“Most of the women in town are in love with him, but he hasn’t pursued any of them,” Stella disclosed. “If ya ask me, he has some sort of sadness hanging over him. I’ve never found out what it is. Your grandaunt Dorothea Tate most likely knew. They were thick as thieves.”
Penelope perked up. “Oh?”
“Yep, he talked to her more than he talked to anyone else in town … and of course they were in the Bohemian Club together … don’t tell him I said that. He doesn’t know I know. The club supposedly doesn’t exist.”
“The what?” Zara asked, her eyes alight with interest.
“It’s a local thing.”
“My sweet old grandaunt was in a secret club?”
Stella guffawed. “I don’t know what sweet old lady you’re talking about, but in Pacific Grove, your grandaunt was known as an explorer and adventurer. She was a real darb. Women were intimidated by her, and men wanted to be like her. That dame was one tough cookie! And boy, the stories she could tell! What a life she lived.”
“But I always thought those stories were pleasant fictions … works of her fanciful imagination,” Penelope said.
“Boy, you really didn’t know Dorothea at all, did ya,” Stella said.
“I knew there was a reason I always liked Aunt Dee,” Zara remarked, jumping up to ravage a bear claw as excitement coursed through her veins.
“Aunt Dee an adventurer? … And part of a secret society? …This is all too much to take in,” Penelope said, holding her head in her hands.
“Well better unloose that corset of yours, Penny. The road ahead is unpaved,” Stella proclaimed.
Penelope’s chin dropped, and Zara burst out laughing. No one had called Penelope Penny since she graduated high school. Penelope too began to giggle, and Stella joined in and laughed along with them, though she hadn’t the slightest idea what was so funny.
* * * *
Paolo returned from the Butterfly Café bearing a relish tray, Waldorf salad, grilled ham-and-cheese sandwiches, and triple berry pie just as Zara and Penelope were winding down their hysterics. He laughed along too, as he was used to doing whenever he didn’t understand what was being said.  Hubert Allen walked in shortly thereafter, bearing the sign Penelope had requested.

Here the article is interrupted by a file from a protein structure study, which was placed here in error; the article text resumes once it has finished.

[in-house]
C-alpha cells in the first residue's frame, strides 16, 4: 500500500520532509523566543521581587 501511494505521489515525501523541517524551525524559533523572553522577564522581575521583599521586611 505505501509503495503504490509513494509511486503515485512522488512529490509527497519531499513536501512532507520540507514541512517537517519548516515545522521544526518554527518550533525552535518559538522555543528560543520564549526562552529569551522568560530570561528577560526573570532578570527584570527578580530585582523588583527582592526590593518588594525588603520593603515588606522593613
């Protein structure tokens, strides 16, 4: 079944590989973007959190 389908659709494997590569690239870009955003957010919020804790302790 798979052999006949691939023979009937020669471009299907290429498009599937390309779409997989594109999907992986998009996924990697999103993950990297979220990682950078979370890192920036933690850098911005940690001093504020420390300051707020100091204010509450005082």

“My goodness, you’re efficient,” Penelope said, her mood ebullient after all Stella had imparted. “The sign looks marvelous, Mr. Allen. Won’t you join us for lunch? There’s plenty to go around.”
“That would beh spleendeed, Mees Price. I haven’t ehteen all day,” he said, taking advantage of the opportunity to keep company with Zara.
“But earlier when I offered you a bear claw, I thought you said you’d just eat—” Penelope began.
Zara cut her off so as not to embarrass Hubert. “Stella, go grab another chair from the waiting room, won’t you?”
Paolo dug in before Penelope had a chance to parcel out the food, while Zara supervised Hubert’s hanging of the Tea and Sympathy sign.
“Simply smashing, Hubert!” Zara said, clapping in approval.
Hubert gave her a pleased but uninviting grin, licked his palm, and smoothed down his few remaining strands of hair.
“What is it, Stella?” Zara said quietly as Stella returned with a chair, looking to the ground and wiping her eyes with her sleeve.
“Men,” Stella said under her breath.
“Did something happen between you and Vincent?” Zara asked.
“He says we’re making a mockery of the law,” Stella answered.
“I knew all of this decorating would get us into hot water,” Penelope remarked, getting up to strip the room of its ornaments.
“You know what Eleanor Roosevelt said,” Zara told Stella. “‘A woman is like a tea bag—you can't tell how strong she is until you put her in hot water.’”
“No, it’s not that,” Stella said, sniffing.
“No?” Penelope asked, ceasing her décor removal.
“Vincent says setting up shop as female detectives is an affront to the men and laws that protect our streets … and that we’ll just get in the way and officers will have to drop important work to ensure our safety.”